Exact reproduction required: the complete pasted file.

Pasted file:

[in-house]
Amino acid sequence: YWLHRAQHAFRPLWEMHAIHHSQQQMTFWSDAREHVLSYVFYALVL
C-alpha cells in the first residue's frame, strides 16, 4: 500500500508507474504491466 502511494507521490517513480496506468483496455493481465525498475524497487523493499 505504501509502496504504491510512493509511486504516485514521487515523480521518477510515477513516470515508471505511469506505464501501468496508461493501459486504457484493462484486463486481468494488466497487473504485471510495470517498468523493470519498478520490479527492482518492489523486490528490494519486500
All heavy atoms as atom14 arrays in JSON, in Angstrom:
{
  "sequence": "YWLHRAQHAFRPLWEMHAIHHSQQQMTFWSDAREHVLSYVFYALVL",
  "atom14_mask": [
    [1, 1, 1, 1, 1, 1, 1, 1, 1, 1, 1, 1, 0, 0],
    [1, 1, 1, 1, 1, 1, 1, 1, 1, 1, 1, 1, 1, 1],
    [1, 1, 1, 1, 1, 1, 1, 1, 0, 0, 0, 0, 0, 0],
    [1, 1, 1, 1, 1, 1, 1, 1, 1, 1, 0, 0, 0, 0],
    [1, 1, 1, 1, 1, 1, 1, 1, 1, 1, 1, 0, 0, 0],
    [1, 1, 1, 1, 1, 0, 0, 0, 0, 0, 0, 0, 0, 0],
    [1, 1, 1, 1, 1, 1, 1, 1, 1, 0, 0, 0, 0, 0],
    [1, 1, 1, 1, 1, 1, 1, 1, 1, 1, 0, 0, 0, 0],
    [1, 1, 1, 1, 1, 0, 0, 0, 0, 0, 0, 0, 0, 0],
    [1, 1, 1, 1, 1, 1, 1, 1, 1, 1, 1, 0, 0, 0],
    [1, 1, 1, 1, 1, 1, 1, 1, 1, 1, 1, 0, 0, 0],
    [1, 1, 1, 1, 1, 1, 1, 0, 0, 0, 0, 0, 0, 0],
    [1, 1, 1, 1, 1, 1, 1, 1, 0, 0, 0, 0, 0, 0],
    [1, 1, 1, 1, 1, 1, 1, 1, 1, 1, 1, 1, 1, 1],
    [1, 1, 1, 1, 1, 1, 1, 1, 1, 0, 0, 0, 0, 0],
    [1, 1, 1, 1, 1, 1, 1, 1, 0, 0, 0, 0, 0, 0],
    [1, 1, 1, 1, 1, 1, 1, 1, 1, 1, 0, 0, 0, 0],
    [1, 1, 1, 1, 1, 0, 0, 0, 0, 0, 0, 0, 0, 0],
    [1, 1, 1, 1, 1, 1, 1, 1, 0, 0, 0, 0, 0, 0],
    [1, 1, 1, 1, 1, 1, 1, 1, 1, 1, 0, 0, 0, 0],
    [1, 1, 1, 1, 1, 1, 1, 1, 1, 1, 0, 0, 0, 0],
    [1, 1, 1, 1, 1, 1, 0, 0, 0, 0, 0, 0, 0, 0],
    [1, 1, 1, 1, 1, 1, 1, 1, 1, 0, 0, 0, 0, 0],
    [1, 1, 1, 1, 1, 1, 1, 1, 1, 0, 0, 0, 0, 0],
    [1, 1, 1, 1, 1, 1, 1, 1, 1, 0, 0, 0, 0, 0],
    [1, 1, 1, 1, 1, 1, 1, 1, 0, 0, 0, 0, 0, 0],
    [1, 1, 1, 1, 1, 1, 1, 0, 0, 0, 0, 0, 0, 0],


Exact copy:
[in-house]
Amino acid sequence: YWLHRAQHAFRPLWEMHAIHHSQQQMTFWSDAREHVLSYVFYALVL
C-alpha cells in the first residue's frame, strides 16, 4: 500500500508507474504491466 502511494507521490517513480496506468483496455493481465525498475524497487523493499 505504501509502496504504491510512493509511486504516485514521487515523480521518477510515477513516470515508471505511469506505464501501468496508461493501459486504457484493462484486463486481468494488466497487473504485471510495470517498468523493470519498478520490479527492482518492489523486490528490494519486500
All heavy atoms as atom14 arrays in JSON, in Angstrom:
{
  "sequence": "YWLHRAQHAFRPLWEMHAIHHSQQQMTFWSDAREHVLSYVFYALVL",
  "atom14_mask": [
    [1, 1, 1, 1, 1, 1, 1, 1, 1, 1, 1, 1, 0, 0],
    [1, 1, 1, 1, 1, 1, 1, 1, 1, 1, 1, 1, 1, 1],
    [1, 1, 1, 1, 1, 1, 1, 1, 0, 0, 0, 0, 0, 0],
    [1, 1, 1, 1, 1, 1, 1, 1, 1, 1, 0, 0, 0, 0],
    [1, 1, 1, 1, 1, 1, 1, 1, 1, 1, 1, 0, 0, 0],
    [1, 1, 1, 1, 1, 0, 0, 0, 0, 0, 0, 0, 0, 0],
    [1, 1, 1, 1, 1, 1, 1, 1, 1, 0, 0, 0, 0, 0],
    [1, 1, 1, 1, 1, 1, 1, 1, 1, 1, 0, 0, 0, 0],
    [1, 1, 1, 1, 1, 0, 0, 0, 0, 0, 0, 0, 0, 0],
    [1, 1, 1, 1, 1, 1, 1, 1, 1, 1, 1, 0, 0, 0],
    [1, 1, 1, 1, 1, 1, 1, 1, 1, 1, 1, 0, 0, 0],
    [1, 1, 1, 1, 1, 1, 1, 0, 0, 0, 0, 0, 0, 0],
    [1, 1, 1, 1, 1, 1, 1, 1, 0, 0, 0, 0, 0, 0],
    [1, 1, 1, 1, 1, 1, 1, 1, 1, 1, 1, 1, 1, 1],
    [1, 1, 1, 1, 1, 1, 1, 1, 1, 0, 0, 0, 0, 0],
    [1, 1, 1, 1, 1, 1, 1, 1, 0, 0, 0, 0, 0, 0],
    [1, 1, 1, 1, 1, 1, 1, 1, 1, 1, 0, 0, 0, 0],
    [1, 1, 1, 1, 1, 0, 0, 0, 0, 0, 0, 0, 0, 0],
    [1, 1, 1, 1, 1, 1, 1, 1, 0, 0, 0, 0, 0, 0],
    [1, 1, 1, 1, 1, 1, 1, 1, 1, 1, 0, 0, 0, 0],
    [1, 1, 1, 1, 1, 1, 1, 1, 1, 1, 0, 0, 0, 0],
    [1, 1, 1, 1, 1, 1, 0, 0, 0, 0, 0, 0, 0, 0],
    [1, 1, 1, 1, 1, 1, 1, 1, 1, 0, 0, 0, 0, 0],
    [1, 1, 1, 1, 1, 1, 1, 1, 1, 0, 0, 0, 0, 0],
    [1, 1, 1, 1, 1, 1, 1, 1, 1, 0, 0, 0, 0, 0],
    [1, 1, 1, 1, 1, 1, 1, 1, 0, 0, 0, 0, 0, 0],
    [1, 1, 1, 1, 1, 1, 1, 0, 0, 0, 0, 0, 0, 0],